As far as options go, the Bolt we drove was a Premiere, with nearly every option ticked. It had a Bose 7 Speaker system with subwoofer. There were a host of driver aids including blind spot detectors, lane keep assist, front pedestrian braking and rear park assist. Surround Vision uses four cameras to create a Birds Eye View of the Bolt which is helpful in really tight parking spots. Though there are LED daylight running lamps, the headlights are Xenon. The rear brake lights on the lift gate are all LED. Heated seats aren’t just limited to front passengers, they are also found in the rear.

When it comes time to charge the Bolt, 25 miles of range can be added per hour using a 32 amp, 220v J1772 charger. DC Fast Charging Capability is a $750 option and can add 90 miles of range in 30 minutes depending on the state of your battery. This DC option is becoming more common place and is extremely helpful when trying to go on a long distance trip. The Bolt has an excellent app to communicate with the car while you are away to check the state of the charge, start charging or even pre-condition the cabin before your journey.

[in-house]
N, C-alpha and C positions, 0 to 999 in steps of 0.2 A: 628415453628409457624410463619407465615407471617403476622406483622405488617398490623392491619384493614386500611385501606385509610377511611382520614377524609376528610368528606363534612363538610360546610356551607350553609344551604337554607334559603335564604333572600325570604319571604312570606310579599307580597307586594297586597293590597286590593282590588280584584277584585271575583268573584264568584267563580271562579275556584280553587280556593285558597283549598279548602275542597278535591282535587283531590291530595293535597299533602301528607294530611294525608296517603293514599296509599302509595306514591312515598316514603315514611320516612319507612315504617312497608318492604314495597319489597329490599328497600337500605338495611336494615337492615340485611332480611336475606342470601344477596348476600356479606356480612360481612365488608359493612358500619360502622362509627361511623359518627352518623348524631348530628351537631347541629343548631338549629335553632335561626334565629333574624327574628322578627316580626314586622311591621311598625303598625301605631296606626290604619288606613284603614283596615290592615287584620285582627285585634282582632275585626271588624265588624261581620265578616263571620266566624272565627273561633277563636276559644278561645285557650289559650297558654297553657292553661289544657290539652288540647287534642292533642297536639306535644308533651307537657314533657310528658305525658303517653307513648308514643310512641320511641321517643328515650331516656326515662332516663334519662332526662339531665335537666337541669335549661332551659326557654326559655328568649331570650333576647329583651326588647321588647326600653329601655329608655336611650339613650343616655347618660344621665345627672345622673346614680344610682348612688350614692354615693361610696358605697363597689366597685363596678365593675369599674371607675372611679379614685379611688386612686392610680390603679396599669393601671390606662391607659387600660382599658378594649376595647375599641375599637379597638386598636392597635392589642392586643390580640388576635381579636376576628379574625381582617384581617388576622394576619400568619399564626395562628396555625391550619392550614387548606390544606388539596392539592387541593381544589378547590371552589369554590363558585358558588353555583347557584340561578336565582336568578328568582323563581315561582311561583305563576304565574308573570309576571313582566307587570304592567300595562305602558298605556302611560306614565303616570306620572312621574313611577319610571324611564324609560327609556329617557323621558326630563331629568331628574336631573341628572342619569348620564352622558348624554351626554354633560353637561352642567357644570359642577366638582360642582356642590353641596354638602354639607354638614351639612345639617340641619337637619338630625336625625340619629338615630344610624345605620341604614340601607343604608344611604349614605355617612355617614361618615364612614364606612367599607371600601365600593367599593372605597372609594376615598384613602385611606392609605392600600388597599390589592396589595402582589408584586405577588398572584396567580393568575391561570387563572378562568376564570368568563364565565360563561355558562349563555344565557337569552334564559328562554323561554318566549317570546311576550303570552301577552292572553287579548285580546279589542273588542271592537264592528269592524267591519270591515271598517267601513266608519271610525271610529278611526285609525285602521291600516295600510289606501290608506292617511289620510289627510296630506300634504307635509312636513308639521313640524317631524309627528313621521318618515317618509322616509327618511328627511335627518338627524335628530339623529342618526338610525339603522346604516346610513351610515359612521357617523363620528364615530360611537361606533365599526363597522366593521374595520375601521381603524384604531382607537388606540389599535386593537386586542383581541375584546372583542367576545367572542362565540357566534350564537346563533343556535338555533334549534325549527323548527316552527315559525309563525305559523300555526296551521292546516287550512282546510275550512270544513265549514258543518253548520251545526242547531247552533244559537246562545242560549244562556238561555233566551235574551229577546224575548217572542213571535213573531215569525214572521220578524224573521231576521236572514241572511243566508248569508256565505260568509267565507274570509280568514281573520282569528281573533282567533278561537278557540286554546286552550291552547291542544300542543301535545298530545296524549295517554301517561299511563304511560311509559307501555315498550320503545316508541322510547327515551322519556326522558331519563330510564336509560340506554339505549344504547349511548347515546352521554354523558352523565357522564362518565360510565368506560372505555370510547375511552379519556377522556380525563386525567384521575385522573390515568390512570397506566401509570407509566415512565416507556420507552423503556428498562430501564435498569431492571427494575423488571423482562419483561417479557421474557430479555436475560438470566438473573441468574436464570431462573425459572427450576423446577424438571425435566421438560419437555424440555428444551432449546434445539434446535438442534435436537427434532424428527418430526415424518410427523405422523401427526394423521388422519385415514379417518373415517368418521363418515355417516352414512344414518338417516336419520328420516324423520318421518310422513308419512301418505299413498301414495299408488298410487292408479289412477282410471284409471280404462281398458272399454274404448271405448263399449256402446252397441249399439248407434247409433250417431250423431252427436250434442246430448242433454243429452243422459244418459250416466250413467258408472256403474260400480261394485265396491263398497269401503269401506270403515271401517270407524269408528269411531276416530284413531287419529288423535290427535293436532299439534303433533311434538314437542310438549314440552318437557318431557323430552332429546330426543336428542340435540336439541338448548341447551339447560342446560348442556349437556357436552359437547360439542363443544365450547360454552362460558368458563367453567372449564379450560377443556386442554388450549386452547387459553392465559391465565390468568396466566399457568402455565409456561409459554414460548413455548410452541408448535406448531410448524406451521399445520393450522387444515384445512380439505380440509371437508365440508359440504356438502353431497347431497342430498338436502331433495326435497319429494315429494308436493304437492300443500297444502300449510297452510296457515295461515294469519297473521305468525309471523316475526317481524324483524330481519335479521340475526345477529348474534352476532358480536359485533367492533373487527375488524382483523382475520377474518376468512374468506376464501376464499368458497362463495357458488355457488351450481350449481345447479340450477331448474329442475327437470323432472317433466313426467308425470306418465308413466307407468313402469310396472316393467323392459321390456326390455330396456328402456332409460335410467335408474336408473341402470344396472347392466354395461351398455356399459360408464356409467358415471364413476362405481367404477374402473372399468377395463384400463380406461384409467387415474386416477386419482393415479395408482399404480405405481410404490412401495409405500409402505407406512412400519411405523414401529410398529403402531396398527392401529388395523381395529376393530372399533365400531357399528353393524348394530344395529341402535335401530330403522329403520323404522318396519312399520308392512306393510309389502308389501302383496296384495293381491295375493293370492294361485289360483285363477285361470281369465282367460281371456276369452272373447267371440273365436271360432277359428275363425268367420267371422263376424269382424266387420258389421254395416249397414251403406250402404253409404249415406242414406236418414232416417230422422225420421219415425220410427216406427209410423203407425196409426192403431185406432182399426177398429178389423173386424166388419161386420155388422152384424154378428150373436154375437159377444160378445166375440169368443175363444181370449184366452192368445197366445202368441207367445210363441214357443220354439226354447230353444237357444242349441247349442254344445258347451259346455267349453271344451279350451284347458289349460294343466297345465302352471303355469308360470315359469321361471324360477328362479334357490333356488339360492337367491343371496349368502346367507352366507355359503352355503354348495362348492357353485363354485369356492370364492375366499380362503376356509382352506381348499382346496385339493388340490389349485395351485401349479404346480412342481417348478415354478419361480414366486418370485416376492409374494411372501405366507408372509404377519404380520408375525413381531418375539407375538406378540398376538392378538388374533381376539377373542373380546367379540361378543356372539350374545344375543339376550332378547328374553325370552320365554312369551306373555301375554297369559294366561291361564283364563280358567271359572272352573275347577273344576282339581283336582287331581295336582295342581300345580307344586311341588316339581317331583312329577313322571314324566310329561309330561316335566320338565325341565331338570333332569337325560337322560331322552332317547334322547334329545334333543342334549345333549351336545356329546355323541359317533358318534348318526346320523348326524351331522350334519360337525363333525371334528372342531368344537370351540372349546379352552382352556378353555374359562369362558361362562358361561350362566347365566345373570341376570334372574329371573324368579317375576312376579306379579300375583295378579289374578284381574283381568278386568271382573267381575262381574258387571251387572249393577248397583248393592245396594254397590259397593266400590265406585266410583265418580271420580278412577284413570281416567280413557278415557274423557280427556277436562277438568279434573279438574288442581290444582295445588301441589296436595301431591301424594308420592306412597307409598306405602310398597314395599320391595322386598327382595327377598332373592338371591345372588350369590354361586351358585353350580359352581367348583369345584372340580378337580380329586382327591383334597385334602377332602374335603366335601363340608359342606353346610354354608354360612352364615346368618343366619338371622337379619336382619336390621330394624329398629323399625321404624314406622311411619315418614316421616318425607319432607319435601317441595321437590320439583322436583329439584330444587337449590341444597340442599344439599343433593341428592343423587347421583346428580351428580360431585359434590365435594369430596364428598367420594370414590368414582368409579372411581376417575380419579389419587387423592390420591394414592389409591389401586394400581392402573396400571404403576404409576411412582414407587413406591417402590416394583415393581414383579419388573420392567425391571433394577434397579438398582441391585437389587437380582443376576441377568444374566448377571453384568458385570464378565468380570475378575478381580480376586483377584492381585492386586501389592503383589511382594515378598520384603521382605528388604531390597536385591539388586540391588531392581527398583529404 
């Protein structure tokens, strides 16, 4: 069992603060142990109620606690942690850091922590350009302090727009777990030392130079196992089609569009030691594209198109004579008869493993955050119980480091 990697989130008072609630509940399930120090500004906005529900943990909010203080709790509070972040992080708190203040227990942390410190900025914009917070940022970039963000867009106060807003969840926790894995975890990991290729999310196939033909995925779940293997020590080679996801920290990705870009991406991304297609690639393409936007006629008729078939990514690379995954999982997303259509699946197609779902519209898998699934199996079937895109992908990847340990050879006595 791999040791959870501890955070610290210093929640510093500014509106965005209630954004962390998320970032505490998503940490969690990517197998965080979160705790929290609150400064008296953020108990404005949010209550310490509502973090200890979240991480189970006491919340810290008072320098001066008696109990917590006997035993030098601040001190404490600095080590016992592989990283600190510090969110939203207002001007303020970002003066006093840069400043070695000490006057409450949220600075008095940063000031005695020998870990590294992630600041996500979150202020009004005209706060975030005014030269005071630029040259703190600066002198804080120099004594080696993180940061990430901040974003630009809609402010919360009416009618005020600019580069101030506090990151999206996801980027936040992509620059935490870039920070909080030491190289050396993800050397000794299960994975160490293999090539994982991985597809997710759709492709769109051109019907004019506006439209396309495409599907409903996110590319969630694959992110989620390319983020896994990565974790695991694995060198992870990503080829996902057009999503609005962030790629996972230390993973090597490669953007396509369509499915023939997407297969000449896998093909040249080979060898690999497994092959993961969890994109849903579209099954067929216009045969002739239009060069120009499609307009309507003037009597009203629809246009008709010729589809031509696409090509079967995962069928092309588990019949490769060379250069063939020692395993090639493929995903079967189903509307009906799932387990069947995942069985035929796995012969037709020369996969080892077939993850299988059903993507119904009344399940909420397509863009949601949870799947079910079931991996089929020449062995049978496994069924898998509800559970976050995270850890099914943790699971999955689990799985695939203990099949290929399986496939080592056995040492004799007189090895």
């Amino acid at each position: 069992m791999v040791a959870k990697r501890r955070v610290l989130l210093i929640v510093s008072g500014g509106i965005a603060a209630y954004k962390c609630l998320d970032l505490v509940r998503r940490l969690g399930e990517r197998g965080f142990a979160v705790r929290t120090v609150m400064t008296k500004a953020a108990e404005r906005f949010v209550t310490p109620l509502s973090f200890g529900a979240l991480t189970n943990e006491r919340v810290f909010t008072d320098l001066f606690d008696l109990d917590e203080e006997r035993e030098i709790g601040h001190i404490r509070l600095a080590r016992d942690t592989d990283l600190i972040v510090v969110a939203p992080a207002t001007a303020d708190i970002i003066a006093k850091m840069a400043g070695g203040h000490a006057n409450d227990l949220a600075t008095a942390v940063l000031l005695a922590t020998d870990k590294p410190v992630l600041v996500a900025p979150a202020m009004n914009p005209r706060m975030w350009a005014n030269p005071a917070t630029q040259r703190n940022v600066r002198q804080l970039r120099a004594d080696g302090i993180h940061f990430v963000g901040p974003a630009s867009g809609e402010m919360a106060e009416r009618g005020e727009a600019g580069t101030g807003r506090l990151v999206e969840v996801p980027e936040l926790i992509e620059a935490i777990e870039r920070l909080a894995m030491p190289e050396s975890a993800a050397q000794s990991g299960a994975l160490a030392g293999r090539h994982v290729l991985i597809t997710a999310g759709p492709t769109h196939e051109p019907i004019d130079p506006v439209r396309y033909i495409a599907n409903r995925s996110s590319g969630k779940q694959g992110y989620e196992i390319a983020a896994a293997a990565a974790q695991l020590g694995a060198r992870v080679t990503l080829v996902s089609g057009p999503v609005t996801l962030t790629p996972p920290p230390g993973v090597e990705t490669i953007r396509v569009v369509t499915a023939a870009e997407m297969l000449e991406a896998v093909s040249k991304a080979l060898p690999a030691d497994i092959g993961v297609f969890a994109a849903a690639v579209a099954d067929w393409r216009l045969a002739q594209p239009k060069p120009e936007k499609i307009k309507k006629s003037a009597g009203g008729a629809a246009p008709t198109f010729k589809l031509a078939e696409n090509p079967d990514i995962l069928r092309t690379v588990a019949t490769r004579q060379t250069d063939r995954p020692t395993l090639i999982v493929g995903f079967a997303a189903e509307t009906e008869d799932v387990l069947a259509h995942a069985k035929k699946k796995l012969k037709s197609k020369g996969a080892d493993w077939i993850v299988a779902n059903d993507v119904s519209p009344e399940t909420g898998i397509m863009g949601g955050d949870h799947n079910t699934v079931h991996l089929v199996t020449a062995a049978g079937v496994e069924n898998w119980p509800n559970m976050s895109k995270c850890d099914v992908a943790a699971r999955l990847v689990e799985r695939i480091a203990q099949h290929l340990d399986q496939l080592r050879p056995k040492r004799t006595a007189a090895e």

My only criticisms of the Bolt are born from the thousands of miles I’ve driven other EVs. I really missed the ability to option Active Cruise Control. In stop and go traffic in an electric vehicle, I find it invaluable. Since it was a ground up new car, I was hopeful it too would be able to do software updates over the air, but the Bolt will instead require trips to the dealer. Lastly, I think DC charging should be standard as 32 Amp charging will take about 9 hours to recharge a fully depleted battery and doesn’t lend itself well to road trips. Fortunately the DC Charging is optional and Chevrolet tells me roughly 75 percent of the Bolts being shipped right now have it spec’d.

In our drive of about 100 miles, we averaged 3.8 miles/kWh which would be about 210-220 miles of range. We didn’t drive the Bolt in ideal EV conditions. The weather during our drive was cold starting out. On the interstate, we ran 75 mph+ and we even trekked up through the mountains. We drove the Bolt just as you would a petrol powered car. We kept up with traffic, felt zero range anxiety and despite all that had incredible range left.

In the Bolt, Chevrolet has managed to make not only a great EV, but a great car. With its range and practicality, it should help bring wider adoption of EVs. The right price combined with great range, the Bolt EV is already a winner.